Research finds this ancient practice can help your heart stay healthy for years to come

Previous research has shown the affects of meditation across various health aspects across both mental and physical health. While the practice is known to reduce stress and anxiety, more research has begun to show the benefits of meditation on a person’s physical health.

After a 2017 study from the American Heart Association suggested that meditation may be a benefit for cardiovascular risk reduction, more researchers have begun to investigate what other benefits meditation may have.

The connection between cardiovascular health and meditation is not definitive, but a new study, published in the American Journal of Cardiology, found further connection between the practice and a person’s risk for cardiovascular issues.  

New study found link between healthier heart and meditation

The new study, done by Veterans Affairs researchers and colleagues, found that practicing meditation is linked to a lower risk of cardiovascular disease.

The researchers collected data from the National Health Interview Survey, which is conducted each year by the National Center for Health Statistics, particularly looking at data from 61,000 survey participants. Of those participants, almost 10% said that they practice meditation in some form.

They found that, compared to those who don’t meditate, people who practice meditation regularly had lower rates of high cholesterol, high blood pressure, diabetes, stroke, and coronary artery disease.

Meditation benefits coronary artery disease the most

In this study, the greatest benefit from mediation is seen with coronary artery disease. The participants who noted that those who meditated were only about half as likely (51%) to have coronary heart disease than those who did not mediate.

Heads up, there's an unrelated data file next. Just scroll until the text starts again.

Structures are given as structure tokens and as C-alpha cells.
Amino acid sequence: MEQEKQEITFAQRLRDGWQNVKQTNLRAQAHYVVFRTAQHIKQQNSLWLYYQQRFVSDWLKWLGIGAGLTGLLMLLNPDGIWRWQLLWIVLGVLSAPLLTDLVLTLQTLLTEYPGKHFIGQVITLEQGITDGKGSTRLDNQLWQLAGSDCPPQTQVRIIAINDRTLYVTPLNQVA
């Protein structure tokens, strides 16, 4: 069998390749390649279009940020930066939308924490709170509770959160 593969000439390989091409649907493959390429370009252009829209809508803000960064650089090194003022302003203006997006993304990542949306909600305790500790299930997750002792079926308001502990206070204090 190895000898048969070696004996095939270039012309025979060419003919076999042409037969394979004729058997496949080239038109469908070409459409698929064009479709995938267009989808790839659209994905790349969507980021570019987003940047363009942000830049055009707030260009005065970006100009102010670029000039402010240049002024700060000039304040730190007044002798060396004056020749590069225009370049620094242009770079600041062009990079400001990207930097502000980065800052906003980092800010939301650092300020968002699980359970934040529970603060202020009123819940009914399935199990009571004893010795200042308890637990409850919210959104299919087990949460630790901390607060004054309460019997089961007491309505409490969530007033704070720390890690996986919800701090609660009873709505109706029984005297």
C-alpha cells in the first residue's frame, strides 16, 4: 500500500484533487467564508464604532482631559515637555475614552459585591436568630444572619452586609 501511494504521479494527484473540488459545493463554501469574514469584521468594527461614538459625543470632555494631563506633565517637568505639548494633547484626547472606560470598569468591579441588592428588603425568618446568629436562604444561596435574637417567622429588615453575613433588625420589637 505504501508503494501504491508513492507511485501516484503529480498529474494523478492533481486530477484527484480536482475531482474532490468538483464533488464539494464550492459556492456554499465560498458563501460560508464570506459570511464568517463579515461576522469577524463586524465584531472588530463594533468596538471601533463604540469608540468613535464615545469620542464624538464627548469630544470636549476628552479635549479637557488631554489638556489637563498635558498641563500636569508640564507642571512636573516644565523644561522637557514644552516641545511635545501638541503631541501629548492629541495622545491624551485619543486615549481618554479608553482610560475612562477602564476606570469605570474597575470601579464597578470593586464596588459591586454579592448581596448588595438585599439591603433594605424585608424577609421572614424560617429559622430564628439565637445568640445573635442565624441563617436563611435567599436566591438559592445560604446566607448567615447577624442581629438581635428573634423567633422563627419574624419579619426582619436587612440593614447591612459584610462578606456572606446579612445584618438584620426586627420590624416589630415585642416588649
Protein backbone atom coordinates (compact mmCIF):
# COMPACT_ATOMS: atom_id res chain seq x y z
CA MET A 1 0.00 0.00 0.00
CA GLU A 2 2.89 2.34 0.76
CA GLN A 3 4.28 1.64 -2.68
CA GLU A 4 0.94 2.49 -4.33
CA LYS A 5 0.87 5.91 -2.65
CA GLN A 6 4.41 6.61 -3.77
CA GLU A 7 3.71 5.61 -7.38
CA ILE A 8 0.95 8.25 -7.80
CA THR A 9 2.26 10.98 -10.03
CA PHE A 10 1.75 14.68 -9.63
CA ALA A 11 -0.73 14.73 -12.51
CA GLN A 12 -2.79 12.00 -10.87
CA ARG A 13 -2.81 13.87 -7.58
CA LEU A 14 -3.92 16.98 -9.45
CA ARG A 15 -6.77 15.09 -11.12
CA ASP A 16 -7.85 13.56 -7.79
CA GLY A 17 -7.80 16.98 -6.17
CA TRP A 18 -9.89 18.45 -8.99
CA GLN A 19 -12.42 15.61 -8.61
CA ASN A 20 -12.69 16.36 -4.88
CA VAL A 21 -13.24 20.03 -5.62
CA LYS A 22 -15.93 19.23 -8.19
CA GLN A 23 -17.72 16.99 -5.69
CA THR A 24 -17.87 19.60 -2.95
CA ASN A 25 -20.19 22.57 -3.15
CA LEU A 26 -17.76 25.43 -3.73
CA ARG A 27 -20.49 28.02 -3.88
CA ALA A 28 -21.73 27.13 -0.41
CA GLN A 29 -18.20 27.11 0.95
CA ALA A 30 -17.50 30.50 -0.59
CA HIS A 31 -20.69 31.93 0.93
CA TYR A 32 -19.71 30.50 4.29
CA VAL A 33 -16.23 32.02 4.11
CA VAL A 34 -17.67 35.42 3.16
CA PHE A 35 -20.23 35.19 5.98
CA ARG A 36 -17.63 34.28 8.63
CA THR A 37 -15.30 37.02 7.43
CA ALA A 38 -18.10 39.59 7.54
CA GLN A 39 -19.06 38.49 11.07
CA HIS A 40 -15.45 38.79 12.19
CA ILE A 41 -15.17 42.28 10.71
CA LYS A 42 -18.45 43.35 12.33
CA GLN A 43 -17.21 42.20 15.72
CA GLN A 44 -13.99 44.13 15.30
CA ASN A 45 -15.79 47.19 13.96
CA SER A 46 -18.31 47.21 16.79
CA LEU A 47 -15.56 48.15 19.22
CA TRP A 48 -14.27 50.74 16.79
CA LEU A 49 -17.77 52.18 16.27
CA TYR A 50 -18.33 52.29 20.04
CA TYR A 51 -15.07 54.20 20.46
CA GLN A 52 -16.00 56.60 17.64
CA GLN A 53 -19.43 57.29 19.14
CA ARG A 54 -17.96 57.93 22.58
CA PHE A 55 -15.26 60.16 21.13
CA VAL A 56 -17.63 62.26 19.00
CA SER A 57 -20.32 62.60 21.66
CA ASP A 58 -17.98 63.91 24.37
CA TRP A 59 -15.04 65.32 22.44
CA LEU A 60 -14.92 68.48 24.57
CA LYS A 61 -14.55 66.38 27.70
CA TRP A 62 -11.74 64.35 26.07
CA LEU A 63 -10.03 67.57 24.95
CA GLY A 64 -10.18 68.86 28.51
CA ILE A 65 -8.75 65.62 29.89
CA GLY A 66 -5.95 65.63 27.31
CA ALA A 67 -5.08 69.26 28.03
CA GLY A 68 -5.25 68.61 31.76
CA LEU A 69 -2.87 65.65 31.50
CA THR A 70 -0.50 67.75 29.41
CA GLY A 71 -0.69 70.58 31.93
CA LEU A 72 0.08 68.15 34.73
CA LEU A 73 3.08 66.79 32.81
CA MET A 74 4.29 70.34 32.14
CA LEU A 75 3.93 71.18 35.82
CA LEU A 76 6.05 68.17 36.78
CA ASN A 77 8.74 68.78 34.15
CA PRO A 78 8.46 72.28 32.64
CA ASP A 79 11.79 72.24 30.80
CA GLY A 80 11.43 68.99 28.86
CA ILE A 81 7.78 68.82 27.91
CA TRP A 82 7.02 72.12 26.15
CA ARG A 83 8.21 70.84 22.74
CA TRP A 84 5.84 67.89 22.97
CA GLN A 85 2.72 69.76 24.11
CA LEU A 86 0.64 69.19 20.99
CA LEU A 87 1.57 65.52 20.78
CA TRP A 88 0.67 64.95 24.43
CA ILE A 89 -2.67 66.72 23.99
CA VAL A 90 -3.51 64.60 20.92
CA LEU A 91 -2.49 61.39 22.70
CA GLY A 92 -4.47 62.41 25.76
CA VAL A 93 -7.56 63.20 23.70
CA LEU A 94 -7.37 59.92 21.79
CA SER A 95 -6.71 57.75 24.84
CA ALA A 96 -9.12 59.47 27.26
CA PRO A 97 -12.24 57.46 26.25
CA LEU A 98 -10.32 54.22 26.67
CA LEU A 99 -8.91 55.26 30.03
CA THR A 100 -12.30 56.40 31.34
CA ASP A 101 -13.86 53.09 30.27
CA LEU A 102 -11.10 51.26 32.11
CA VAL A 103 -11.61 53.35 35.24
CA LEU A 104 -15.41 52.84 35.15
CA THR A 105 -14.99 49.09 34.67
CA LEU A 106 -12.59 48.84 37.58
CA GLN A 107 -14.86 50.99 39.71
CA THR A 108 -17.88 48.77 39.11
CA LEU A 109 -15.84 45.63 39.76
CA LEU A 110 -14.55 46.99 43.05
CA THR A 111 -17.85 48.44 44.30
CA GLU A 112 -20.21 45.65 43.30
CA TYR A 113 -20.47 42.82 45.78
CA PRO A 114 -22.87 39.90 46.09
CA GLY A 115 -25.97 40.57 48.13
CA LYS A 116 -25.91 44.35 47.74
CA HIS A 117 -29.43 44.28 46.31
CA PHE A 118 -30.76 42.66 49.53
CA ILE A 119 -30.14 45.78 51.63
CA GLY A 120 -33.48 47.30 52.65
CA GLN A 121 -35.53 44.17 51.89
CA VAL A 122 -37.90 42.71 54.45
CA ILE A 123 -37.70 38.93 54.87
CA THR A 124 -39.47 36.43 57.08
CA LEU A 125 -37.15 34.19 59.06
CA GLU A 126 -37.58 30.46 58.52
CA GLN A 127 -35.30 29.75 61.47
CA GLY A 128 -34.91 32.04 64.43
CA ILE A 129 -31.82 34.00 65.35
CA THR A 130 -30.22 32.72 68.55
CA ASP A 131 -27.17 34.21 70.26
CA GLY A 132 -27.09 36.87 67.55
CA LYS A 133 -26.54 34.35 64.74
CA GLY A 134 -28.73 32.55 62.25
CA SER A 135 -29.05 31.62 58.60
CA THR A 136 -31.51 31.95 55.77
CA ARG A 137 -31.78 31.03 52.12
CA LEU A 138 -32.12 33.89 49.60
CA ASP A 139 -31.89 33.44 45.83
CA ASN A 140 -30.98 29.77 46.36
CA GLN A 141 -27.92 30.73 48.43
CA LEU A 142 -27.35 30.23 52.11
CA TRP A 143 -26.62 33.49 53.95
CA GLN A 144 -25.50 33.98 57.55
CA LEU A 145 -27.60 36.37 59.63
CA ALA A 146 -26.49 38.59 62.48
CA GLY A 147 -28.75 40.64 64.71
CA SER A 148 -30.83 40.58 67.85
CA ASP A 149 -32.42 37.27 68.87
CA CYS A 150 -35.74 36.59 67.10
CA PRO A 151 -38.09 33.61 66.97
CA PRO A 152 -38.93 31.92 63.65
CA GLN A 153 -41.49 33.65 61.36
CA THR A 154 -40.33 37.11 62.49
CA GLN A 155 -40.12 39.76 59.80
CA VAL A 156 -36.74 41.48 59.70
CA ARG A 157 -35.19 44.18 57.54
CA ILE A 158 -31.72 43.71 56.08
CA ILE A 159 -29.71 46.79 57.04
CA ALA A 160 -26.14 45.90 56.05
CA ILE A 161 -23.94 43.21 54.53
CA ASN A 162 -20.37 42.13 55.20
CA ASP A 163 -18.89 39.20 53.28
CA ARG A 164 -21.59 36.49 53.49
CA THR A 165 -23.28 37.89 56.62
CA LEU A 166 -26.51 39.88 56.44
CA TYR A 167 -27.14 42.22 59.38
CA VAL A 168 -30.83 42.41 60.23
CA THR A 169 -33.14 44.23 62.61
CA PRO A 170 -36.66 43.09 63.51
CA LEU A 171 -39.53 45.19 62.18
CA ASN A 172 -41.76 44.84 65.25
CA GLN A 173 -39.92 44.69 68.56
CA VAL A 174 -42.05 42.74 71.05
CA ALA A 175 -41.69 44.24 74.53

With other conditions, the meditation group was 65% as likely to have high cholesterol, 70% as likely to have diabetes 76% to have a stroke, and 86% as likely to have high blood pressure when compared to those who did not meditate.

To be sure, the researchers controlled for factors linked to cardiovascular risk, like age, sex, cigarette smoking, and body mass index. Even after adjusting for each of these factors, the benefits of mediation were still significant.

How does meditation lower risk for cardiovascular disease?

Meditation has been shown to increase both physical and mental relaxation.

“I believe in meditation, as it can give us a sense of calm, peace, and stress reduction, leading to improvement of our emotional well-being,”said Dr. Chayakrit Krittanawong, one author of the study and researcher from the Michael E. DeBakey VA Medical Center.

While the study was important for pointing out the benefit of meditation, it had limits in that it was not able to capture what type of meditation a person used. The researchers noted that some types of meditation may offer more cardiovascular benefits than others. Additionally, the survey did not ask participants about the intensity or duration of their meditation. The researchers noted that it is possible that those who practice longer and more frequently could reap more benefits from the practice.

The authors noted that further research is necessary to confirm the link between cardiovascular health and meditation.

“We would need a powerful study such as a clinical trial to determine whether meditation could benefit cardiovascular health in veterans,” the authors wrote.

Jennifer Fabiano is an SEO reporter at Ladders.